Browsing All posts tagged under »Information Use«

The Right to Remember: A Speculative Community Informatics approach to “the Right to Be Forgotten”

July 5, 2014

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However, I am certain that having communities determine what needs to be remembered and what can allowed to be forgotten makes rather more sense and is more in keeping with the history of memory and the opportunities and value that memory provides us with, than turning those decisions over to anonymous and faceless Google administrators.

Snowden isn’t just about Surveillance. It is much, Much, MUCH worse…

September 30, 2013

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That is, everything that is open to intervention/surveillance through networked digital means, which in the context of the modern world means almost everything is equally open to input, interference, modification,, damage, destruction simply by inserting a few digits into the bit stream.

The Mobile Revolution and the Rise and Rise of Possessive Individualism?

July 21, 2012

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As per the just published World Bank 2012 Information and Communications for Development: Maximizing Mobile the world of ICT4Development (ICT4D) has been undergoing some truly profound changes and including in rural Sub-Saharan Africa. Those changes are being precipitated by the remarkable development of almost ubiquitous mobile telephone access into even the most remote of rural areas, the development of low cost mobile phones, and the dramatic lowering of communications costs through widespread deregulation and the related competition between mobile carriers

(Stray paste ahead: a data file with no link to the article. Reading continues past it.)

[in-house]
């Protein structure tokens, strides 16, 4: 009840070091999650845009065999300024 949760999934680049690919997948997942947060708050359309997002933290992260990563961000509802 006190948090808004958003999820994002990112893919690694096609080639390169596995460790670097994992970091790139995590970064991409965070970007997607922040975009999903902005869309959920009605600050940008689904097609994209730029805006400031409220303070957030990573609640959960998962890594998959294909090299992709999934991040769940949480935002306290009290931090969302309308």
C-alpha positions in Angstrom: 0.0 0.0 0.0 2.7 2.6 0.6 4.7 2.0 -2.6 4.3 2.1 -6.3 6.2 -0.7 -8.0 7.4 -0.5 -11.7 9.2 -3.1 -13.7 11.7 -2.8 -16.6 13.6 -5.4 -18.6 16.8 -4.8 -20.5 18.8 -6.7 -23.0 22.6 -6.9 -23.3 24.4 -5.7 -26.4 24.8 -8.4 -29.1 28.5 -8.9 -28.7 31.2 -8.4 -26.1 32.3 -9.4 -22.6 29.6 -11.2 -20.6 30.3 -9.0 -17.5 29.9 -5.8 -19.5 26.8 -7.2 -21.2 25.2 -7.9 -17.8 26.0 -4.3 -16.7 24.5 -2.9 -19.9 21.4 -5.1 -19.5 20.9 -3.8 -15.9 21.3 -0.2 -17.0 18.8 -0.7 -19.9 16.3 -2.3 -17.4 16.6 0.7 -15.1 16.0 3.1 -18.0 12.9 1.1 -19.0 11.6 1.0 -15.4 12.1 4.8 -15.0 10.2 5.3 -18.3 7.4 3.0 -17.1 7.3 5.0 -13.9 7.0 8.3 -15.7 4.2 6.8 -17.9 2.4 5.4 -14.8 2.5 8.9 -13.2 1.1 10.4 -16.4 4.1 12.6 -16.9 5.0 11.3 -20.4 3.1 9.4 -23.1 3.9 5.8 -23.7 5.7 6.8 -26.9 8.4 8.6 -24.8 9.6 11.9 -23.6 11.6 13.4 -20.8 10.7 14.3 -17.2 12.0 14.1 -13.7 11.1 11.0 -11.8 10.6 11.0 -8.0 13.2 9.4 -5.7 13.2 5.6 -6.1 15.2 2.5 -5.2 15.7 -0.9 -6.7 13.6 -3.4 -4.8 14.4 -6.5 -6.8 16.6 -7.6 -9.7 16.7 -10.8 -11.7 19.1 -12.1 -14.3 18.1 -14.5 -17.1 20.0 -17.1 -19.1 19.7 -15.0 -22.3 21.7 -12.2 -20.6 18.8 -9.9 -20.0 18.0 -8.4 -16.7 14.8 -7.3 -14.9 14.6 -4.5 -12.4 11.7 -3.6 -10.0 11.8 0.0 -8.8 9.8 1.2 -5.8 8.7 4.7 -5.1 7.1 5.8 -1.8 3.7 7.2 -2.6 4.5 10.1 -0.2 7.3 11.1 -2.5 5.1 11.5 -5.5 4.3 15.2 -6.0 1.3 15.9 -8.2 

Gmail Hell(2), an Epilogue: They are the Borg and they are Too Big To Be Allowed To Fail (You and Me!)

March 12, 2012

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After some 6 days of being unable to access or use my primary email address or account with gmail, as suddenly as it started the floodgates opened and I was once again able to communicate and feel in sync with the larger e-world of which I have been a part for the last almost two decades. (See also my earlier blogpost on this is Gmail Hell, Day 4: Dealing with the Borg (Or “Being Evil” Without Really Thinking About It)

A Data Divide? Data “Haves” and “Have Nots” and Open (Government) Data

July 11, 2011

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The idea of a possible parallel “data divide” between those who have access and the opportunity to make effective use of data and particularly “open data” and those who do not, began to occur to me. I was attending several planning/recruitment events for the Open Data “movement” here in Vancouver and the socio-demographics and some of the underlying political assumptions seemed to be somewhat at odds with the expressed advocacy position of “data for all”.

Louder Voices and Learning Networks

June 25, 2011

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But in looking at this array of attractive intellectual baubles I’m left with one nagging concern. Amidst all this media and networking and mobility what exactly will be the content of this “Twenty-first Century University as global learning network”? Where will the content come from, that will constitute the “learning” component of this learning network? How exactly will the promise implicit in this statement—“digital learning is increasingly recognized as an important part of development worldwide” be realized in fact, and by whom, and ultimately in whose interests?

Egypt: From the Iron Rule of Tyranny to the Iron Law of Oligarchy: Can ICT Change the Rules?

February 23, 2011

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In this, I think that the revolutions in Egypt and Tunisia have access to skills and resources which were unavailable to earlier movements that is—the Internet, social networking, mobile telephony and perhaps most important, the experience and knowledge of how to use these in support of collective social ends.

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